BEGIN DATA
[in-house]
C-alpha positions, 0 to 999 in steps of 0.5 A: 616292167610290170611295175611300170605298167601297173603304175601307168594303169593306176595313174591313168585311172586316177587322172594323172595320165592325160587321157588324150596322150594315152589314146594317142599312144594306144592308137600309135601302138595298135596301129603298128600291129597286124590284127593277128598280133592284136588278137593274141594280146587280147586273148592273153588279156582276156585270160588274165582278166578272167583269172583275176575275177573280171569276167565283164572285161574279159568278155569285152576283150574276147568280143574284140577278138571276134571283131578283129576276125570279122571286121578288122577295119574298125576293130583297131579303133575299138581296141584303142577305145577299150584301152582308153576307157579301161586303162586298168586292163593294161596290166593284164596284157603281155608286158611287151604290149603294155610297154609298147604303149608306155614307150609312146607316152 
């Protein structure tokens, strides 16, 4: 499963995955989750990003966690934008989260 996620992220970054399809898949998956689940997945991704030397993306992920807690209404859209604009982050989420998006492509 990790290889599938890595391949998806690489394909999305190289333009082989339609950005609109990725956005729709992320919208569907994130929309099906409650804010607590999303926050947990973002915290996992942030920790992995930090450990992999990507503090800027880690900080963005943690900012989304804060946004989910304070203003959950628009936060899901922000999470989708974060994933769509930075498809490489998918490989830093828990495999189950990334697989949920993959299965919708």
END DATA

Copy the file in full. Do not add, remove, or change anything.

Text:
[in-house]
C-alpha positions, 0 to 999 in steps of 0.5 A: 616292167610290170611295175611300170605298167601297173603304175601307168594303169593306176595313174591313168585311172586316177587322172594323172595320165592325160587321157588324150596322150594315152589314146594317142599312144594306144592308137600309135601302138595298135596301129603298128600291129597286124590284127593277128598280133592284136588278137593274141594280146587280147586273148592273153588279156582276156585270160588274165582278166578272167583269172583275176575275177573280171569276167565283164572285161574279159568278155569285152576283150574276147568280143574284140577278138571276134571283131578283129576276125570279122571286121578288122577295119574298125576293130583297131579303133575299138581296141584303142577305145577299150584301152582308153576307157579301161586303162586298168586292163593294161596290166593284164596284157603281155608286158611287151604290149603294155610297154609298147604303149608306155614307150609312146607316152 
């Protein structure tokens, strides 16, 4: 499963995955989750990003966690934008989260 996620992220970054399809898949998956689940997945991704030397993306992920807690209404859209604009982050989420998006492509 990790290889599938890595391949998806690489394909999305190289333009082989339609950005609109990725956005729709992320919208569907994130929309099906409650804010607590999303926050947990973002915290996992942030920790992995930090450990992999990507503090800027880690900080963005943690900012989304804060946004989910304070203003959950628009936060899901922000999470989708974060994933769509930075498809490489998918490989830093828990495999189950990334697989949920993959299965919708």